Government / Politics

Hollister agencies to apply for COVID-19 grant funding

Staff seeks $30K from CARES Act, while the fire department puts in for two FEMA grants.

At its May 18 meeting, the Hollister City Council gave staff approval to apply for $500,000 in grants, and set an appeal hearing for the Clearist Park project. In addition, the council lacked a quorum to take action on a claim filed against the city by resident Elia Salinas, as two council members recused themselves regarding alleged cyberbullying through social media by Councilman Rolan Resendiz. 

Hollister will apply for $30,000 through the Coronavirus Aid, Relief, and Economic Security (CARES) Act to offset operational costs at the airport. The Hollister Fire Department will apply for two Federal Emergency Management Agency grants—the 2020 Assistance to Firefighters Grant Program COVID-19 Supplemental and the 2019 Fire Prevention and Safety AFG Grant.

According to the meeting agenda packet, the supplemental grant would provide funding for personal protective equipment and supplies needed to respond to the COVID-19 pandemic. The fire department can be awarded up to $100,000, with the city able to match up to $10,000. 

The fire prevention and safety grant allows fire departments to conduct educational outreach to high-risk groups such as seniors. According to the application information included in the agenda, there is $35 million in available funding for around 150 projected recipients. If the fire department received funding from this grant, the city would match 5% up to $10,000.

Hollister Fire Department Chief Bob Martin Del Campo said funds would be used for fire education in forums and gatherings such as Kids in the Park.

“Whenever the Department of Homeland Security provides for funding sources like that, it’s our responsibility to try to take advantage of everything they have,” Del Campo said.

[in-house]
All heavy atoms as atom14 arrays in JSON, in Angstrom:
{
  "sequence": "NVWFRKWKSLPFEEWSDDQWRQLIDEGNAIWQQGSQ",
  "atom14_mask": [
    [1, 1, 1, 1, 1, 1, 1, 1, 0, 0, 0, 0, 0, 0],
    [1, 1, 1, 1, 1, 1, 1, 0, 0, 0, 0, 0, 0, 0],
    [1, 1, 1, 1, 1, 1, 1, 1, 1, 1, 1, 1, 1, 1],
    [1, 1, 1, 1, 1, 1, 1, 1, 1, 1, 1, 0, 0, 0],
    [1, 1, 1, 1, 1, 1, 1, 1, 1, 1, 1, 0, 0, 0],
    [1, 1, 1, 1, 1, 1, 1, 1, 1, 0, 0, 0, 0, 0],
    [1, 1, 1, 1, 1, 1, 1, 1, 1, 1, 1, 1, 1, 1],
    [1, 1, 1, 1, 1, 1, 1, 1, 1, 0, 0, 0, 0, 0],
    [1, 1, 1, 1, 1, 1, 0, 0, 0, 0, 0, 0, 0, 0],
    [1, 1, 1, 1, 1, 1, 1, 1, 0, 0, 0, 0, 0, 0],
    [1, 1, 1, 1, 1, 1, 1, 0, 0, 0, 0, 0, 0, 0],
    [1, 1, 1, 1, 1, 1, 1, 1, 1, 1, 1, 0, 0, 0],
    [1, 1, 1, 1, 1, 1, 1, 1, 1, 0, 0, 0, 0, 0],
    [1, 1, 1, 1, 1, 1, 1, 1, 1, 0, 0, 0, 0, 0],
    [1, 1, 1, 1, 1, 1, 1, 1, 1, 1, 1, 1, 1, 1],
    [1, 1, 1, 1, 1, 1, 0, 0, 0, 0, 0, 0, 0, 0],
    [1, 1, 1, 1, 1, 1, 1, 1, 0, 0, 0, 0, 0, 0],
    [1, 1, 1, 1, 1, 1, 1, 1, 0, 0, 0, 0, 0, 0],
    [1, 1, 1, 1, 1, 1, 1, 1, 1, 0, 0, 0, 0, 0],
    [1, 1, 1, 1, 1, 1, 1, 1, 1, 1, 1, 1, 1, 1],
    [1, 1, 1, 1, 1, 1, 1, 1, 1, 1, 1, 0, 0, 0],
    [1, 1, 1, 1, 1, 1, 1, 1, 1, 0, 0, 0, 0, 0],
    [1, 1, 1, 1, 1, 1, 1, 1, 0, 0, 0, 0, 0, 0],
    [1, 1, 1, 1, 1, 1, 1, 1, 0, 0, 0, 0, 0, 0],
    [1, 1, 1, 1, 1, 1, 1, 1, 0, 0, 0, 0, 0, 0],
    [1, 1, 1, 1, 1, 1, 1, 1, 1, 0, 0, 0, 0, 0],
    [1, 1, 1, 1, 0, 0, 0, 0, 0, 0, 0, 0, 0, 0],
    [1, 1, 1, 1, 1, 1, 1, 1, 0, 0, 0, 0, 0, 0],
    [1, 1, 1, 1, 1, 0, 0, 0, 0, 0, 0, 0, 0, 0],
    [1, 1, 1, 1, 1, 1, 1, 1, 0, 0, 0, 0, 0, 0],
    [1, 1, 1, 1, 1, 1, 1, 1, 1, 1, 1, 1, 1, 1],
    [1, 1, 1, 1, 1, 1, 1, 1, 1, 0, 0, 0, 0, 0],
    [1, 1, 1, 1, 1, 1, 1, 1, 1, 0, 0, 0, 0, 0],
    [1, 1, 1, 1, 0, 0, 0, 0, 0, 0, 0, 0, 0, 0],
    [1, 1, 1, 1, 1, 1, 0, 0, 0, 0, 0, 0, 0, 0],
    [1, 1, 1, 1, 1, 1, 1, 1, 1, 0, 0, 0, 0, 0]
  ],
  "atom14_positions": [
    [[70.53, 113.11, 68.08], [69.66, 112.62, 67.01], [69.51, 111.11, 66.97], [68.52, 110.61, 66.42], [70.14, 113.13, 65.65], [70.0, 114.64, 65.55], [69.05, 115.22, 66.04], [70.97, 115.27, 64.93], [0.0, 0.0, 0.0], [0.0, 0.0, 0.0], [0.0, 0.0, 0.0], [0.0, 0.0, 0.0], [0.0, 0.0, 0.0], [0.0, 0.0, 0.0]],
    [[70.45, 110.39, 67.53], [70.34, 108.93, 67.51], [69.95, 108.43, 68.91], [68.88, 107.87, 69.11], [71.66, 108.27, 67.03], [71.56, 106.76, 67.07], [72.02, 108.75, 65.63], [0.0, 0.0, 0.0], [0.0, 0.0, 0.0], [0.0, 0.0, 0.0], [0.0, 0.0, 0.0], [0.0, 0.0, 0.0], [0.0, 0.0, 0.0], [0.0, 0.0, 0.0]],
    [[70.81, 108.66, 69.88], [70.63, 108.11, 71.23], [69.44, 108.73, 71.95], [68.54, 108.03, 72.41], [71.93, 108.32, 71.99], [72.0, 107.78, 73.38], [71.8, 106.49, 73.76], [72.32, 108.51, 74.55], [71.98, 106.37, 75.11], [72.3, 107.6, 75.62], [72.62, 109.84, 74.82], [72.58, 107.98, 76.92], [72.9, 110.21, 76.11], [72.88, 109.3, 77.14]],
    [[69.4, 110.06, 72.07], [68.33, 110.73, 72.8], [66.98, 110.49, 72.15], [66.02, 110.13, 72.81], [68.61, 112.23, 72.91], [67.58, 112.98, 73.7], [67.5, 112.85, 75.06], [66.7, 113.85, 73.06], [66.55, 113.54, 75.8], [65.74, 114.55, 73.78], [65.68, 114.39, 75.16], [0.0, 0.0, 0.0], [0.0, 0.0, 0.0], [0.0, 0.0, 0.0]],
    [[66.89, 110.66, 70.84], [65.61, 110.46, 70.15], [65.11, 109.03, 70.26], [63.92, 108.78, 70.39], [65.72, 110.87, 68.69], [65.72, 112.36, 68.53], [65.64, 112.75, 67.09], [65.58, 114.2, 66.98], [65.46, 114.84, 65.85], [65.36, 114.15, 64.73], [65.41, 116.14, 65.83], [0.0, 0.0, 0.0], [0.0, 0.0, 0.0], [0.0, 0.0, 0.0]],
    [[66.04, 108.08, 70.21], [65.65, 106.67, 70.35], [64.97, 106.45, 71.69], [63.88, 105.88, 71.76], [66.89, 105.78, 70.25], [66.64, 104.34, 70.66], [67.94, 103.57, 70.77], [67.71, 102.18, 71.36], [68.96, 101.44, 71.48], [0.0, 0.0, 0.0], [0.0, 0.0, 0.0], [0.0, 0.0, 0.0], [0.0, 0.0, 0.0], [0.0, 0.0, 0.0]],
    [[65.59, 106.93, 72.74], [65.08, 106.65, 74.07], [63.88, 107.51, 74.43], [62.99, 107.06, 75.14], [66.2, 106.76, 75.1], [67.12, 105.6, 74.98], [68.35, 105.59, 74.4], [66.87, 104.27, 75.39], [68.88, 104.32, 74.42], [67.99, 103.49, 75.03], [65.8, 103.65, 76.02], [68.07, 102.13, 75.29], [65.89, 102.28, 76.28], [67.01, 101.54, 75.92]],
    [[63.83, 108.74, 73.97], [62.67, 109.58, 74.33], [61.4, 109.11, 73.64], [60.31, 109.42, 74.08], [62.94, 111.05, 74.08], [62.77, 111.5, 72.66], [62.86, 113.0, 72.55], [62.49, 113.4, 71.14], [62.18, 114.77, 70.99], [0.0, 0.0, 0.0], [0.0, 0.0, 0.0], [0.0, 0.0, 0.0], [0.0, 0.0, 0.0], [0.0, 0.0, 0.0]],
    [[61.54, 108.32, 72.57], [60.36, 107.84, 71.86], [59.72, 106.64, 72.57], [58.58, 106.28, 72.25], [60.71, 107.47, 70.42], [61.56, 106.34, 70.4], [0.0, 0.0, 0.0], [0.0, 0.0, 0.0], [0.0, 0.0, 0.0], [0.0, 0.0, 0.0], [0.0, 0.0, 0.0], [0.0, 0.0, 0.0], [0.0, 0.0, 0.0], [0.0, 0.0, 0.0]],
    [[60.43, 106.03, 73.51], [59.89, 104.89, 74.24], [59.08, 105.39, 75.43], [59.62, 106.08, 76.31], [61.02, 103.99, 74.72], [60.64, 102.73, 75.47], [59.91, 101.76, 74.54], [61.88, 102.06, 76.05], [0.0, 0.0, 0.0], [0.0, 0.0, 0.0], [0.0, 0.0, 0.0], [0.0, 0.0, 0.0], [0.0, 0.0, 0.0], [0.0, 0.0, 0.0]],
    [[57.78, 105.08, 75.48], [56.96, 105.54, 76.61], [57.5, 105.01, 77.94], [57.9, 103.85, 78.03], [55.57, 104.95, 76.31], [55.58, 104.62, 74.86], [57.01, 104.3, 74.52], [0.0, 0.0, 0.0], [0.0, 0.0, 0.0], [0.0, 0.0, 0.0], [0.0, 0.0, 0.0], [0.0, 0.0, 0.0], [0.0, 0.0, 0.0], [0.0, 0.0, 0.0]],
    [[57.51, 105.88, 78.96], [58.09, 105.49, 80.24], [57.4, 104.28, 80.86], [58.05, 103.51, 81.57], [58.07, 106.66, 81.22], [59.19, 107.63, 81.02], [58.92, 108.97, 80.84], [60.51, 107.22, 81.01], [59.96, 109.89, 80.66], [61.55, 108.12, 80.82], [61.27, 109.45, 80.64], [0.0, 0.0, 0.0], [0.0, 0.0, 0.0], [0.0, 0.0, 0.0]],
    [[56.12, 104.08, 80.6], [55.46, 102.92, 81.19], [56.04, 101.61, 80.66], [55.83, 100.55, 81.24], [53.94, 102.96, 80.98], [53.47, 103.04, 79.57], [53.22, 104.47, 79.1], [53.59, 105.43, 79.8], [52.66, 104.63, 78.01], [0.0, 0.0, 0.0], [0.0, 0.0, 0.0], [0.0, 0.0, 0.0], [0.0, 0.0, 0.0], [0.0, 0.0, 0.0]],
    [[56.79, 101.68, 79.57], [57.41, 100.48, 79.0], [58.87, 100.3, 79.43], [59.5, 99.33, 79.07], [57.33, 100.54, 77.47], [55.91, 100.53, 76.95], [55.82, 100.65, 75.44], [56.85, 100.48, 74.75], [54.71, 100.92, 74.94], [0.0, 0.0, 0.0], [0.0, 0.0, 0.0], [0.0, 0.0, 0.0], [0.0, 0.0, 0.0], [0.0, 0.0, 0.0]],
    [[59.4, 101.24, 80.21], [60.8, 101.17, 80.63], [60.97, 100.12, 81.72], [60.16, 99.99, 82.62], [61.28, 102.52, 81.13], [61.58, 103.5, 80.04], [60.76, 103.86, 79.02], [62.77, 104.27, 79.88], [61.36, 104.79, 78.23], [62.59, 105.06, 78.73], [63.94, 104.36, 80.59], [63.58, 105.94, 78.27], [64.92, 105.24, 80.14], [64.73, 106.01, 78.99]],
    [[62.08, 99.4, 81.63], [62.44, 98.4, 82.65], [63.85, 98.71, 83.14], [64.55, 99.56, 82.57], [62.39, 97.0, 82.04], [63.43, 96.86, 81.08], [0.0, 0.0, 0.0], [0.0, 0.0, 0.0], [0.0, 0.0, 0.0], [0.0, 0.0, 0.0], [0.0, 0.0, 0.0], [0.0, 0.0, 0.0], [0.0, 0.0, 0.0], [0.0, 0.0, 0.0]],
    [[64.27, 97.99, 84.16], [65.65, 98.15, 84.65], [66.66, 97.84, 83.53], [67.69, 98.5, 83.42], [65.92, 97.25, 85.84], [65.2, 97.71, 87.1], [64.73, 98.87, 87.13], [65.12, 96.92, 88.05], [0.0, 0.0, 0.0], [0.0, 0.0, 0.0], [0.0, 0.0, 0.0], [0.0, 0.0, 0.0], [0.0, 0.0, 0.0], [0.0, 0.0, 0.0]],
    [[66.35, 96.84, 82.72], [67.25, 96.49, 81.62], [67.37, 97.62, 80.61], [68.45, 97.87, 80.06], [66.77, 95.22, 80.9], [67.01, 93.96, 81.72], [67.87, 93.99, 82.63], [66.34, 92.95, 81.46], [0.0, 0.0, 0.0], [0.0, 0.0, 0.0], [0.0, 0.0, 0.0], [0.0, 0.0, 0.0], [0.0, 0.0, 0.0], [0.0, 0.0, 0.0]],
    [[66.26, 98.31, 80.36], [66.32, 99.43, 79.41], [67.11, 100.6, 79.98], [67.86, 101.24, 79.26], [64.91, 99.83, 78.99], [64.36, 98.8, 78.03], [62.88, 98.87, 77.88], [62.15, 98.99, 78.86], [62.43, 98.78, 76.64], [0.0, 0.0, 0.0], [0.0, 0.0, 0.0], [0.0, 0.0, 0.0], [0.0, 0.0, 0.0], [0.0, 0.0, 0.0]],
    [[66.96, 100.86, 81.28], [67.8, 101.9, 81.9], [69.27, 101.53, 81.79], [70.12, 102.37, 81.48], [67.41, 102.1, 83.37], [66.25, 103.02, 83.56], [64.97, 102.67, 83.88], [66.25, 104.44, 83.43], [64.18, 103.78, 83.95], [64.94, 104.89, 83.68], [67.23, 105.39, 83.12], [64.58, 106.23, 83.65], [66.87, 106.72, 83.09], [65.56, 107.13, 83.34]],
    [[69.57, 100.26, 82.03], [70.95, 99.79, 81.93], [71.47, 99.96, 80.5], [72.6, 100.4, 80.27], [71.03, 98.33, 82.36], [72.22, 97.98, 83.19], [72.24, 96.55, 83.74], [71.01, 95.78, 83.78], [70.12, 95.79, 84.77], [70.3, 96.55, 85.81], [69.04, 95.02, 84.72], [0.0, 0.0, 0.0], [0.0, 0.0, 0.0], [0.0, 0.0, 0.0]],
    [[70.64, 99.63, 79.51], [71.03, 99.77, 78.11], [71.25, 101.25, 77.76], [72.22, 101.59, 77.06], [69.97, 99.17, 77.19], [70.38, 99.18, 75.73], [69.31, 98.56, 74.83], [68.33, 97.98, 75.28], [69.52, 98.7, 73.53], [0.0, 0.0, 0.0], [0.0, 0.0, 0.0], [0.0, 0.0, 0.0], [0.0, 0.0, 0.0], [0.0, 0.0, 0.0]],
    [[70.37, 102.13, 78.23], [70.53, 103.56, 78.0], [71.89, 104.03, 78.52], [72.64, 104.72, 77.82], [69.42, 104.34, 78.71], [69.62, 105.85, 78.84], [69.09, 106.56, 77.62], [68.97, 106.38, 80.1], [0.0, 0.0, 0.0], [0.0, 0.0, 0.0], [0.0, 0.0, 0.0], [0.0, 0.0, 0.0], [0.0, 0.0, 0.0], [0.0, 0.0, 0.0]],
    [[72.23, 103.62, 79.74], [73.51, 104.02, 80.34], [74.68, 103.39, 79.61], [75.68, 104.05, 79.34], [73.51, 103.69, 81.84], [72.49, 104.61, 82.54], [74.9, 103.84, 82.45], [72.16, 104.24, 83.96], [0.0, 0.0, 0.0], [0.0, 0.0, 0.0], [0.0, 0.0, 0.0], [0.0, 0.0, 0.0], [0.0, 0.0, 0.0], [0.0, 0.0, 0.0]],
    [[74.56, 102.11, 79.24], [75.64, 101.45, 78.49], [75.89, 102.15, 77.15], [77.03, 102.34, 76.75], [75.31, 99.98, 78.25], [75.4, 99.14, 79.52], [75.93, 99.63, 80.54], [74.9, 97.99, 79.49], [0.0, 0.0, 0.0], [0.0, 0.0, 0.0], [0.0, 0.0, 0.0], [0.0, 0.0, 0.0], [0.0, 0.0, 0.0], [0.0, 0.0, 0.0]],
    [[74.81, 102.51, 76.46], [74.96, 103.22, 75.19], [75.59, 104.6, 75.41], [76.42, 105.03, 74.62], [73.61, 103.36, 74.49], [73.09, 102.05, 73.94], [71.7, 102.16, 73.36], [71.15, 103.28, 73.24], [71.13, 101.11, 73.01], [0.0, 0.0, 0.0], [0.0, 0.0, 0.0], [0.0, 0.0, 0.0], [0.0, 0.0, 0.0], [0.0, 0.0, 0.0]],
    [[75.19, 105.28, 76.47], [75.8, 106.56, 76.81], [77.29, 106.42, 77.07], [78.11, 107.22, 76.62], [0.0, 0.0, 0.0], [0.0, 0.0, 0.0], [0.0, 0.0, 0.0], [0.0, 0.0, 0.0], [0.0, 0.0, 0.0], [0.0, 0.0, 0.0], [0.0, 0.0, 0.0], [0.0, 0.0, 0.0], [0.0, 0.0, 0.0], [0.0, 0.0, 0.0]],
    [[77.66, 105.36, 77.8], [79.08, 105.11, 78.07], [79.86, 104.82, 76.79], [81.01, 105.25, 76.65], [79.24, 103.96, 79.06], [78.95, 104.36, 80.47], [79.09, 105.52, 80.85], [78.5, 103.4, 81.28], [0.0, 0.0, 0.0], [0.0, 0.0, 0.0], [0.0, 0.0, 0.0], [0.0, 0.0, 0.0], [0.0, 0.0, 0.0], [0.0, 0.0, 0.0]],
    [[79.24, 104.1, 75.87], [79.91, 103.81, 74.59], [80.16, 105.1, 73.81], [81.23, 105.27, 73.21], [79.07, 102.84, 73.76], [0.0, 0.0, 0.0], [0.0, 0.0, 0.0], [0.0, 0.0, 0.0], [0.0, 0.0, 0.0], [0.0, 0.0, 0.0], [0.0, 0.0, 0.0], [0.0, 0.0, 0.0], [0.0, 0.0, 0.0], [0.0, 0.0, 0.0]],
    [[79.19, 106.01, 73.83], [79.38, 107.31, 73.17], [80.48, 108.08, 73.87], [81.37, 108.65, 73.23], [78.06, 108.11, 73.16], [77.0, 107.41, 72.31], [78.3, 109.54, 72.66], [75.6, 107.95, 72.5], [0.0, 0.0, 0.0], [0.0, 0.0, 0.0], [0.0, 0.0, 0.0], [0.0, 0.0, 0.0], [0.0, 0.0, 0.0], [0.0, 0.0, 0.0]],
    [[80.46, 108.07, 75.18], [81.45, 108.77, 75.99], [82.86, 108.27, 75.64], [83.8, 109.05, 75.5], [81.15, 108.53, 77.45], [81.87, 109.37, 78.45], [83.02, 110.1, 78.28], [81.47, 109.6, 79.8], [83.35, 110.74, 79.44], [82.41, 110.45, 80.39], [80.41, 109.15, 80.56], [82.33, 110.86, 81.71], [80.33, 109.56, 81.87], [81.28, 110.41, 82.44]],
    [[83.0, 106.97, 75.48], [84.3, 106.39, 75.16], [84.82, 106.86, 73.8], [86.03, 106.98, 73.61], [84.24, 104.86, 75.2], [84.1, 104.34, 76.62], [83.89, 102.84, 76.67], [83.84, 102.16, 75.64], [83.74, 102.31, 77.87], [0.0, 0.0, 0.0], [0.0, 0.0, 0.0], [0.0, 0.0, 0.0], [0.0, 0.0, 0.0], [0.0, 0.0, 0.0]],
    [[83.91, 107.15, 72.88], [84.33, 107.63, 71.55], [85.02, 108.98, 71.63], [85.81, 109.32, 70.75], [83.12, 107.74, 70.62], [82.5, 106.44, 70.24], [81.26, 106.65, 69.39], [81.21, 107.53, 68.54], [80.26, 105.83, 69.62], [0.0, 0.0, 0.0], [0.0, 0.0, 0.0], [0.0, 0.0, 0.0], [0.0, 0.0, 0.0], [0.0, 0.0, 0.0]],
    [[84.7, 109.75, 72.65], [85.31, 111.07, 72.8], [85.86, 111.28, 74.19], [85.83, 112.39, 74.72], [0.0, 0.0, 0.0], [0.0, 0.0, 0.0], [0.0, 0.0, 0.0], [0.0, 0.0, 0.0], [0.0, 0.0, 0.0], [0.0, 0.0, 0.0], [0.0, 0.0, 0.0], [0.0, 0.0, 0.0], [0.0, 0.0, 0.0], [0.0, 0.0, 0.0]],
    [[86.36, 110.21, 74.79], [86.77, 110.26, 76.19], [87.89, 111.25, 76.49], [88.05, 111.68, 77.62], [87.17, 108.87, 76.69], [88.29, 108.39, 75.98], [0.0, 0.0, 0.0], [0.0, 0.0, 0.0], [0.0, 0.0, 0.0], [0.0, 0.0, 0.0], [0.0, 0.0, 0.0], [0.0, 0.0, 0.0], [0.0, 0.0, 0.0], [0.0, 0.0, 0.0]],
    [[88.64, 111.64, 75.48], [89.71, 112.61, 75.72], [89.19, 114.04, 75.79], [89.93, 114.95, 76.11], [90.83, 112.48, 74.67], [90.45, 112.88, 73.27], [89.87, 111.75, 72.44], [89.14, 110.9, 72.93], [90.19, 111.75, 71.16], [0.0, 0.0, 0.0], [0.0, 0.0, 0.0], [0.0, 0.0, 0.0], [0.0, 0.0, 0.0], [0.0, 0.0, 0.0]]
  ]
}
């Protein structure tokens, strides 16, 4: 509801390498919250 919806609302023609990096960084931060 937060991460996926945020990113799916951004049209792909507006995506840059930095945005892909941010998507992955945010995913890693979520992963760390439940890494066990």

The city development services department will also apply for a Local Early Action Planning (LEAP) grant of up to $150,000 to help the city with the sixth cycle of the Regional Housing Needs Allocation’s housing element. The housing element has been required by state law since 1969 and is a portion of a city or county’s general plan that outlines appropriate development procedures. 

Clearist Park project

After delaying an appeal hearing on March 16 for the Clearist Industrial Park project because of the COVID-19 outbreak, council members gave staff direction to schedule a June 1 hearing.

According to the appeal form, Clearist Park LLC contests a requirement to submit an updated intersection control evaluation (ICE), which would create an “undue hardship to the applicant in terms of both time and money.” The Hollister Planning Commission approved the requirement on Jan. 23.

The appeal states that the property owner submitted an ICE that “showed that both a signal and a roundabout would result in a grade A level of service, and that a signal would have marginally less delay time than a roundabout.”

Roads and intersections are graded from A to F based on traffic conditions, known as level of service. A is the highest rank, meaning there is little to no delay in traffic flow.

At the Jan. 23 meeting, planning commissioners approved subdividing three parcels into 60 lots totaling 207 acres, of which 46 acres are planned to be developed into the industrial park. Among the 12 approved amendments to the contract were rescinding the requirement to build a roundabout and adding eight-foot class II bike lanes.

Cyberbullying claim

At the May 18 meeting, the City Council lacked the required three votes to take action on a consent agenda item regarding a claim filed by resident Elia Salinas on May 4. Councilmembers Rolan Resendiz and Honor Spencer recused themselves from participating, leaving Mayor Ignacio Velazquez and Councilwoman Carol Lenoir as the only votes on the dais. 

The claim alleges cyberbullying by Resendiz in December, which was a reason cited in the council’s censure of Resendiz on Jan. 21.

 

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Noe Magaña

Noe Magaña is a BenitoLink reporter. He also experiments with videography and photography. A San Benito High School alumnus with a bachelor's in journalism from San Jose State and a Liberal Arts Associate's Degree from Gavilan College. Noe also attended San Jose City College and was the managing editor for the City College Times, the school's newspaper. He also was a reporter and later a copy editor for San Jose State's Spartan Daily.